Christie Considering Emergency Manager for Atlantic City

New Jersey Governor Chris Christie said the state is considering an emergency manager for Atlantic City, where four of 12 casinos have closed this year after being battered by out-of-state competition.

Other recommendations from government officials and casino executives include overhauling city and school government, cutting pension costs and creating a public-private partnership to lure development, Christie said at his second summit focused on the seaside resort. He declined to give specifics. The full list will be made available tomorrow, according to his office.

Christie, a second-term Republican who has said he may run for president in 2016, has struggled to turn around Atlantic City, the onetime U.S. East Coast gambling capital. Casino revenue dropped to $2.9 billion last year, from a peak of $5.2 billion in 2006, as Pennsylvania, Delaware, Maryland and New York expanded gambling.

“There’s been a history of weak-kneed decision-making that has led us to this point,” Christie told reporters after today’s 90-minute meeting. “The current model is completely and utterly, remarkably, unsustainable. It is incumbent upon all of us to face up to that reality.”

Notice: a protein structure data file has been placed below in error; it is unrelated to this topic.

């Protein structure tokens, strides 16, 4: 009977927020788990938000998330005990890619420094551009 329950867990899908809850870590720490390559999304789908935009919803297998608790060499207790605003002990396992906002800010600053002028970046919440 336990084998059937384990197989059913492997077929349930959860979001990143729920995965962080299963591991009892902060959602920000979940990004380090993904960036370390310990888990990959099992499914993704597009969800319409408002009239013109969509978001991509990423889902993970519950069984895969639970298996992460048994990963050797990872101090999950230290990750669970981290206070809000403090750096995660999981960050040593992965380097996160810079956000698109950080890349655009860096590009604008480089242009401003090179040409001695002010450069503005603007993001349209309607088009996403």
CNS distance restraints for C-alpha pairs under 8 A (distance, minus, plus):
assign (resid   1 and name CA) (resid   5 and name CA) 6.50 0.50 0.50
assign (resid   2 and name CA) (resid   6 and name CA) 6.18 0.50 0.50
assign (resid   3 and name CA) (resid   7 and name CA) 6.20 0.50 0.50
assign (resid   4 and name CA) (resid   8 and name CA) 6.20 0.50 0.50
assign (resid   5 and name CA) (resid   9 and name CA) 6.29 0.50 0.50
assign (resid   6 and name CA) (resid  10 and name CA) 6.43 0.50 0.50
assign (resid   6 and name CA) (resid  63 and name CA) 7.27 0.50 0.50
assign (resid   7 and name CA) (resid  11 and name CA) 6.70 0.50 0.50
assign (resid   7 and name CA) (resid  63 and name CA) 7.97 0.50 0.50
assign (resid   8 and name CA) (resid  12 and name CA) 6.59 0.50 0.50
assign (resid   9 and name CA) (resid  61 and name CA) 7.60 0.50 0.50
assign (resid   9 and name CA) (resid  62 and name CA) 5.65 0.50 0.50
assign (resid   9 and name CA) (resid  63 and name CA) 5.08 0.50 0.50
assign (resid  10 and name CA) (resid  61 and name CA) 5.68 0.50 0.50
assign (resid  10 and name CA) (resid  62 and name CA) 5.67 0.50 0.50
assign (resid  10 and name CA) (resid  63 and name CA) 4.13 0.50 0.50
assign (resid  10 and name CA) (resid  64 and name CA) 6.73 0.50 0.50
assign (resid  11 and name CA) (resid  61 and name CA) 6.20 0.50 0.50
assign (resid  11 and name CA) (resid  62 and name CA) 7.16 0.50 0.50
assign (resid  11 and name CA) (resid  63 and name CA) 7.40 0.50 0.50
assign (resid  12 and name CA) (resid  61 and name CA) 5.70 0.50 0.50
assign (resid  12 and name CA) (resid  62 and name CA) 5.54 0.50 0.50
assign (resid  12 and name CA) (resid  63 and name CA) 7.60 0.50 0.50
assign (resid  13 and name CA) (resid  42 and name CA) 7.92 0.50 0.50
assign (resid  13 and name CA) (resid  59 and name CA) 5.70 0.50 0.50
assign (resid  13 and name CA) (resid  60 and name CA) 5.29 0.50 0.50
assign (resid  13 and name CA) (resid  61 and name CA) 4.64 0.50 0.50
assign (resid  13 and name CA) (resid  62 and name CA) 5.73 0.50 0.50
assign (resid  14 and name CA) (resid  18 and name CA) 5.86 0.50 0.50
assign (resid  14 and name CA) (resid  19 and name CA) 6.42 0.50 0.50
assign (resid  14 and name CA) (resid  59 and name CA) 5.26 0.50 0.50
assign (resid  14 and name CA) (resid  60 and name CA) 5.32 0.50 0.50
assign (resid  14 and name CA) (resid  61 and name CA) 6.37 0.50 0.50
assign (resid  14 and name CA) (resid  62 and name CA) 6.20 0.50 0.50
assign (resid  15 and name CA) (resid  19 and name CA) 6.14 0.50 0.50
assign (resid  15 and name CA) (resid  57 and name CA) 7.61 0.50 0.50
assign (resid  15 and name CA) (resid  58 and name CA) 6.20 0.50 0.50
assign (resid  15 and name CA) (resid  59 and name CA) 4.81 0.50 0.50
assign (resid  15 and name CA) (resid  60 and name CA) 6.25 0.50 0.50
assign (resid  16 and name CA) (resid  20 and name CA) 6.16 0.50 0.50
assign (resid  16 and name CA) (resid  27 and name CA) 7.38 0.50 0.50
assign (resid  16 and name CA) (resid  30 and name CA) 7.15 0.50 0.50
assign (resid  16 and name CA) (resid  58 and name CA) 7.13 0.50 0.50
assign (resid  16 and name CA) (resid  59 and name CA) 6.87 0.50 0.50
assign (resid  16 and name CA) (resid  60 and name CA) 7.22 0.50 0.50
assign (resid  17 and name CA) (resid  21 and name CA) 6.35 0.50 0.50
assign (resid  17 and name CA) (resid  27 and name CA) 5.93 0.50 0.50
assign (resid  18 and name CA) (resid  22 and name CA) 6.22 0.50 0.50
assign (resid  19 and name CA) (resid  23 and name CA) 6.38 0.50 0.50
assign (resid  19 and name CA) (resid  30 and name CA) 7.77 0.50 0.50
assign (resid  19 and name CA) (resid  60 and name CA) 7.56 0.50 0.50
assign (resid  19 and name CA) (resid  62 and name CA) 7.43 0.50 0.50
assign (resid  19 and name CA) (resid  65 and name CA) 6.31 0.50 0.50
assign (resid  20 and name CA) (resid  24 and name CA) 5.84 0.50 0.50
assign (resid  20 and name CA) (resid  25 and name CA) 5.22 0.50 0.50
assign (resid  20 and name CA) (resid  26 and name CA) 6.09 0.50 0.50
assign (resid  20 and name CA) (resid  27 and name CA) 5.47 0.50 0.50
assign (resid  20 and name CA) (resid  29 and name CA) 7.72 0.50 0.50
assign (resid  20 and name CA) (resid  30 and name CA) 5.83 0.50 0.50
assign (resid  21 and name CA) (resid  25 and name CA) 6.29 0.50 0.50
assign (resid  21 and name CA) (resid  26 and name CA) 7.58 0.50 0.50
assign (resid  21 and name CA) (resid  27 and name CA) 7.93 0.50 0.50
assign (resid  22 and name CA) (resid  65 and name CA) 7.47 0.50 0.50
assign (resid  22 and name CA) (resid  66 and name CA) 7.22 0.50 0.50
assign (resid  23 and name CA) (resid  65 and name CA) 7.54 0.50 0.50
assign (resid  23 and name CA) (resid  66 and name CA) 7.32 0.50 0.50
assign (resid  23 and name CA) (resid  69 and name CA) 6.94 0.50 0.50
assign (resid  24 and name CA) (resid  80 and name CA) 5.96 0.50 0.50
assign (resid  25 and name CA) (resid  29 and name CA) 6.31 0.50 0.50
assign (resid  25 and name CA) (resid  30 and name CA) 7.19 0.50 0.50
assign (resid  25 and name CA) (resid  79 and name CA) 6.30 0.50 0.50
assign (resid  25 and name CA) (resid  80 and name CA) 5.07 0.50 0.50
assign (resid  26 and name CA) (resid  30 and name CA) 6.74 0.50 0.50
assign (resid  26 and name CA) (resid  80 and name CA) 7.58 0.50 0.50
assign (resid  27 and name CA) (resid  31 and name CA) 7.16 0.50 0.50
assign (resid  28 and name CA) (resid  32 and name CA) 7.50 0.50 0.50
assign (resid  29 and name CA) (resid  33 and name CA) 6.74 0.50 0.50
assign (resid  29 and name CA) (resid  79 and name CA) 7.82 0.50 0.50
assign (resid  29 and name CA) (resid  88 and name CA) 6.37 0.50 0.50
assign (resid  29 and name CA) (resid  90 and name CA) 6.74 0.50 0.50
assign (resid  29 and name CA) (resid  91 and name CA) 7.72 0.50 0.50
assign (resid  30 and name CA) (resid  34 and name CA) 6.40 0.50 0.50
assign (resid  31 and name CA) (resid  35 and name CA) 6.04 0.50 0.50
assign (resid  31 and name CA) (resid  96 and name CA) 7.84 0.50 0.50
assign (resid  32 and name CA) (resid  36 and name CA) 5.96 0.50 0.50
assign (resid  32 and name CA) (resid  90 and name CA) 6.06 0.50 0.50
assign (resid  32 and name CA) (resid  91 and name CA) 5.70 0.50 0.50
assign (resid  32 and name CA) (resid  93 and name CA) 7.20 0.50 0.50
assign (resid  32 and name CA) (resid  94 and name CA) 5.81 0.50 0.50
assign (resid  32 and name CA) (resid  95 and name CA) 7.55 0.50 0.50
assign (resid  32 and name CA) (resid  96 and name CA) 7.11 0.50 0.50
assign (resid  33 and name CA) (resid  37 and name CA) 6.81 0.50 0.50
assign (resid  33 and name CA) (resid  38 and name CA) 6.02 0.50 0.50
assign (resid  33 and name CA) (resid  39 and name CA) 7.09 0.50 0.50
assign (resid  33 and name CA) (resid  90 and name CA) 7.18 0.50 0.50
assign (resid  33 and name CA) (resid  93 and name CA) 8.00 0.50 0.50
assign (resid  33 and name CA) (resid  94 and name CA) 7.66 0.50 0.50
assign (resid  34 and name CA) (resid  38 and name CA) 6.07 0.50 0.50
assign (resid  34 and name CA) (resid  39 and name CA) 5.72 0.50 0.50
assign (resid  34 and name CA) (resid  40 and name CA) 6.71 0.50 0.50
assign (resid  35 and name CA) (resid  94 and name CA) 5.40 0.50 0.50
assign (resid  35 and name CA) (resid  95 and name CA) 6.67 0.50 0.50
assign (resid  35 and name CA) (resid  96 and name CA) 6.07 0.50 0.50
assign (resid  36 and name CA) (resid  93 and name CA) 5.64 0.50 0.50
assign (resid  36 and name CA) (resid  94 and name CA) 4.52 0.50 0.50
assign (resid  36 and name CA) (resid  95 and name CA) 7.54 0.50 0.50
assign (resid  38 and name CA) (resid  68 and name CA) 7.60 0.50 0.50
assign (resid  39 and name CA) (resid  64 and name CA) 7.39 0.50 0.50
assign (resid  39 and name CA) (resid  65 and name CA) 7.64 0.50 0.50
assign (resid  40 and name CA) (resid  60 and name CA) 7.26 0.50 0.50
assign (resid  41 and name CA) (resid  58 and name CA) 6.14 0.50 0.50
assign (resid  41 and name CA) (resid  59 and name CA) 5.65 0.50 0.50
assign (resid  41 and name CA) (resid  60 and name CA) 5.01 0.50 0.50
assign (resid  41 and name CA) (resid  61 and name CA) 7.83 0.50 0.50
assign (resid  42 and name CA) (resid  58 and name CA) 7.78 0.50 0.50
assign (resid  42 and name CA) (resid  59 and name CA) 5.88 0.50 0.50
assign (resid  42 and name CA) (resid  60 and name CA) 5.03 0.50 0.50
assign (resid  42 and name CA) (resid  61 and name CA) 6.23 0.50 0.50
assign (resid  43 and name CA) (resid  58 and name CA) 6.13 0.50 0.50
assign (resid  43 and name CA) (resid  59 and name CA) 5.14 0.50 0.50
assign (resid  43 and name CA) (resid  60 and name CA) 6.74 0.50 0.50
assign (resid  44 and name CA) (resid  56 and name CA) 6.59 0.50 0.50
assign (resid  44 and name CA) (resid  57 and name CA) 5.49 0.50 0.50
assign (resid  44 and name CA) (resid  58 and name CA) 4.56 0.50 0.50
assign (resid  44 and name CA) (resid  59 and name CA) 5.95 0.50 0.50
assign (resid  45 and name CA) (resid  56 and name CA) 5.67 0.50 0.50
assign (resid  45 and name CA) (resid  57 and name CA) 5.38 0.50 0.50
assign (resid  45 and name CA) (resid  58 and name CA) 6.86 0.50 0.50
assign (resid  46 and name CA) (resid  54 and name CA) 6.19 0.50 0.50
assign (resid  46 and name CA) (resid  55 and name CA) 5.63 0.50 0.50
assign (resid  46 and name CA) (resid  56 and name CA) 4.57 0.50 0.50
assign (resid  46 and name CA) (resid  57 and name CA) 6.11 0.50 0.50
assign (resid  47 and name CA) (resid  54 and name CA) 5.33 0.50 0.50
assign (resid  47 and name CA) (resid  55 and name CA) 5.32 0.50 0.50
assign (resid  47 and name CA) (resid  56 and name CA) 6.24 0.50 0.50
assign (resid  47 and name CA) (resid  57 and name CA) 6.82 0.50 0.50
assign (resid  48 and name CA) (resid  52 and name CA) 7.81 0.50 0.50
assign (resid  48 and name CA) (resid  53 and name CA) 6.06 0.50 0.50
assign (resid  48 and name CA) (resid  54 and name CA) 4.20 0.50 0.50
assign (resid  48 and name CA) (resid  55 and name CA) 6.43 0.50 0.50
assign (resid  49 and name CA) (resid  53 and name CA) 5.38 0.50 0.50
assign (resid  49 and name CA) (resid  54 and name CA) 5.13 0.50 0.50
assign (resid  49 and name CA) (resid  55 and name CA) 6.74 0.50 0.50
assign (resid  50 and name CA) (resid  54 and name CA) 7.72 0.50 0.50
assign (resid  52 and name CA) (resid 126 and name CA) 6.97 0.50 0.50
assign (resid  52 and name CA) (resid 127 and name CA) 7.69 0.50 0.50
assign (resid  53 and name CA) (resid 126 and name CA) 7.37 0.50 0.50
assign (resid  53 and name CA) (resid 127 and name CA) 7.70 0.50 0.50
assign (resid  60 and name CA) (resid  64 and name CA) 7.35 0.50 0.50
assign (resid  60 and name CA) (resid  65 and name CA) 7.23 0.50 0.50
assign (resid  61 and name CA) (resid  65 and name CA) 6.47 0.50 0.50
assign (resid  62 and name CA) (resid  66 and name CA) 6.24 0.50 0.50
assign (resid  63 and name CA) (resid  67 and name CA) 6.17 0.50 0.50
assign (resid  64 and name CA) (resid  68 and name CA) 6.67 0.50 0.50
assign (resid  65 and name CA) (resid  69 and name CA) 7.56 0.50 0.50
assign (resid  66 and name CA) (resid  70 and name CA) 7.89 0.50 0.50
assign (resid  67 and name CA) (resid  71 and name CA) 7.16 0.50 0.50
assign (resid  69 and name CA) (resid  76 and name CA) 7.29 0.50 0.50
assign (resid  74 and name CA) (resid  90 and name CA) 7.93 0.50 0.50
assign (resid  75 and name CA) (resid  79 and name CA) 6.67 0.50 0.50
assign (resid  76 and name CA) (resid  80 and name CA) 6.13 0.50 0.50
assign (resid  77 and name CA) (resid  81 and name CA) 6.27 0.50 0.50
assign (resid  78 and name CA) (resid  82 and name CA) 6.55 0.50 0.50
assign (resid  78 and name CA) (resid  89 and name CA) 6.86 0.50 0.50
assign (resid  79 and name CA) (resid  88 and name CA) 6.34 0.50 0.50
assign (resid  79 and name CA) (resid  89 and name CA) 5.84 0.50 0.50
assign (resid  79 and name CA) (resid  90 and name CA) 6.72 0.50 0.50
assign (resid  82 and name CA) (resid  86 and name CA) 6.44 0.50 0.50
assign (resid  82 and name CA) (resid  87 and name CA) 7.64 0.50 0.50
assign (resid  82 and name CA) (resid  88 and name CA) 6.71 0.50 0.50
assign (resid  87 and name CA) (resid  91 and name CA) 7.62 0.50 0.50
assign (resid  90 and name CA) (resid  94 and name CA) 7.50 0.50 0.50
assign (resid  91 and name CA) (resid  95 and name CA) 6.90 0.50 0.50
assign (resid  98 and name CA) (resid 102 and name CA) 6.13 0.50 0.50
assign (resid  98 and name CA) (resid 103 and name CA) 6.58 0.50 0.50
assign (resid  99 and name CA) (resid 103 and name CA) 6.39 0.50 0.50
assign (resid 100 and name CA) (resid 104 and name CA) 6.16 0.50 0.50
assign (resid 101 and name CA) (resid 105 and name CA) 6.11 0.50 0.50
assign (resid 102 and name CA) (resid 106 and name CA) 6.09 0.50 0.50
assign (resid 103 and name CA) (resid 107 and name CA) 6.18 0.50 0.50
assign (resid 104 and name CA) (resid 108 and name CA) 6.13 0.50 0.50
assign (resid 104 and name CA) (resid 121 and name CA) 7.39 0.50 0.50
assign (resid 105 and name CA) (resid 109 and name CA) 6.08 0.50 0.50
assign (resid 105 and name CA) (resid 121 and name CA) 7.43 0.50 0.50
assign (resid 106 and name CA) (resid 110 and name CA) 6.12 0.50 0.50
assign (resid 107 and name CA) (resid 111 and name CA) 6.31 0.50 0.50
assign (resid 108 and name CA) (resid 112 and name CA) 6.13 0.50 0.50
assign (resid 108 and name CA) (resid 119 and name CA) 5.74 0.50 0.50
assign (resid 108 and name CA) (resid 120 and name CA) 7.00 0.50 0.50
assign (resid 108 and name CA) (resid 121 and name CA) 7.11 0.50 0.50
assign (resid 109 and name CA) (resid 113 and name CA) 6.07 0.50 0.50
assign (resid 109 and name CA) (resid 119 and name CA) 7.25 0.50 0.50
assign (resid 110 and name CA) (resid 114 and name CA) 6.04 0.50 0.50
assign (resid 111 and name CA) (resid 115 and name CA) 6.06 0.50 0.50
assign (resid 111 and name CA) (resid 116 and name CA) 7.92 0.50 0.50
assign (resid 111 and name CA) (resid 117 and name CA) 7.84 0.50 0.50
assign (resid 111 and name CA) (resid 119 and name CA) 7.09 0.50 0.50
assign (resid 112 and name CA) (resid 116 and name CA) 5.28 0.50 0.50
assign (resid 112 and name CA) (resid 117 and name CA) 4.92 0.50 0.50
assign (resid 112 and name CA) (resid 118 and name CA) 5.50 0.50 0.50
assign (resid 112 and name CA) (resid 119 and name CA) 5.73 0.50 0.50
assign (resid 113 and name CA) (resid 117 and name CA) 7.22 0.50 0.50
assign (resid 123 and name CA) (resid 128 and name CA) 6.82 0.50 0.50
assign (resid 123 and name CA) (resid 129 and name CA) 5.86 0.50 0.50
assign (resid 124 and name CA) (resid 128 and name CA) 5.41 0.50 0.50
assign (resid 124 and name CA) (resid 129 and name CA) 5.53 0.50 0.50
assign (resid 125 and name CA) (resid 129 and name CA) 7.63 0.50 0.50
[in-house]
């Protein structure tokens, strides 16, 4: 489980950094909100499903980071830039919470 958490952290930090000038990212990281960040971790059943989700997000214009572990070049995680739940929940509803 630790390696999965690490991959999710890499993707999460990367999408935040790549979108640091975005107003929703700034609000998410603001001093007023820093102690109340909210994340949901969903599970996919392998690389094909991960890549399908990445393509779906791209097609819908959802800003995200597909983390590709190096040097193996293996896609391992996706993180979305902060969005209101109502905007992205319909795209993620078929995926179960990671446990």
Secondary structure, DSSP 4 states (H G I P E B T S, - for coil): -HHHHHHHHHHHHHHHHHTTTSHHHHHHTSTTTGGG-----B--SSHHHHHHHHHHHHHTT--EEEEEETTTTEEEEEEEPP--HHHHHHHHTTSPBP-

Casinos account for as much as 70 percent of Atlantic City’s tax base. The municipality had its credit rating cut one level to BBB+ in September by Standard & Poor’s, which cited “the revenue and potential liquidity pressures that the city faces.”

In the latest setback, United Airlines this week said it will end flights to Atlantic City from Chicago and Houston, eight months after service started. The airline’s decision frustrates a Christie-backed initiative to bring a major carrier into the city’s airport to boost convention business.

Christie has called for strategies to build Atlantic City revenue on non-gambling attractions including entertainment and retail. The summits come four years into his five-year plan to revitalize the city.

Before it's here, it's on the Bloomberg Terminal.